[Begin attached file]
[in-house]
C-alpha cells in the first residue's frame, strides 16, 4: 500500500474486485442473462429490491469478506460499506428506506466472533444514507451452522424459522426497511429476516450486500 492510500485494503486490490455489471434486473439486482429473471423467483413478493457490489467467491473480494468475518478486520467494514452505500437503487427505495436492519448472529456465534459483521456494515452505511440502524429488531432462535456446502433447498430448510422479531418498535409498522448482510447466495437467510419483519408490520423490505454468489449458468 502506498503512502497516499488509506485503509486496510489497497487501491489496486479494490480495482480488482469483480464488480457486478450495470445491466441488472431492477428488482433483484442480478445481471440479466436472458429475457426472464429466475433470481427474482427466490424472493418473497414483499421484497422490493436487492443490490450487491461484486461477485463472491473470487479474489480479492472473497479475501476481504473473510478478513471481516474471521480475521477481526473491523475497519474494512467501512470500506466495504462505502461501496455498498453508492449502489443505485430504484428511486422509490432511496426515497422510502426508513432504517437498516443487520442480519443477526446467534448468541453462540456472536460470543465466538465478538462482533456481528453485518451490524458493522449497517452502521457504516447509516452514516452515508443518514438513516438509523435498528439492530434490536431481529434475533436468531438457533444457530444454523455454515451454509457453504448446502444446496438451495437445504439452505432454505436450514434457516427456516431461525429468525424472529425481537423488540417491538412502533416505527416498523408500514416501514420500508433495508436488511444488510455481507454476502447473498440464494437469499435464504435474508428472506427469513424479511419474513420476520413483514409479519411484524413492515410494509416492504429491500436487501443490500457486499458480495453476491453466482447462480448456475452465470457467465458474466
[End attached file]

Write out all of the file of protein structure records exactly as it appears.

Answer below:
[in-house]
C-alpha cells in the first residue's frame, strides 16, 4: 500500500474486485442473462429490491469478506460499506428506506466472533444514507451452522424459522426497511429476516450486500 492510500485494503486490490455489471434486473439486482429473471423467483413478493457490489467467491473480494468475518478486520467494514452505500437503487427505495436492519448472529456465534459483521456494515452505511440502524429488531432462535456446502433447498430448510422479531418498535409498522448482510447466495437467510419483519408490520423490505454468489449458468 502506498503512502497516499488509506485503509486496510489497497487501491489496486479494490480495482480488482469483480464488480457486478450495470445491466441488472431492477428488482433483484442480478445481471440479466436472458429475457426472464429466475433470481427474482427466490424472493418473497414483499421484497422490493436487492443490490450487491461484486461477485463472491473470487479474489480479492472473497479475501476481504473473510478478513471481516474471521480475521477481526473491523475497519474494512467501512470500506466495504462505502461501496455498498453508492449502489443505485430504484428511486422509490432511496426515497422510502426508513432504517437498516443487520442480519443477526446467534448468541453462540456472536460470543465466538465478538462482533456481528453485518451490524458493522449497517452502521457504516447509516452514516452515508443518514438513516438509523435498528439492530434490536431481529434475533436468531438457533444457530444454523455454515451454509457453504448446502444446496438451495437445504439452505432454505436450514434457516427456516431461525429468525424472529425481537423488540417491538412502533416505527416498523408500514416501514420500508433495508436488511444488510455481507454476502447473498440464494437469499435464504435474508428472506427469513424479511419474513420476520413483514409479519411484524413492515410494509416492504429491500436487501443490500457486499458480495453476491453466482447462480448456475452465470457467465458474466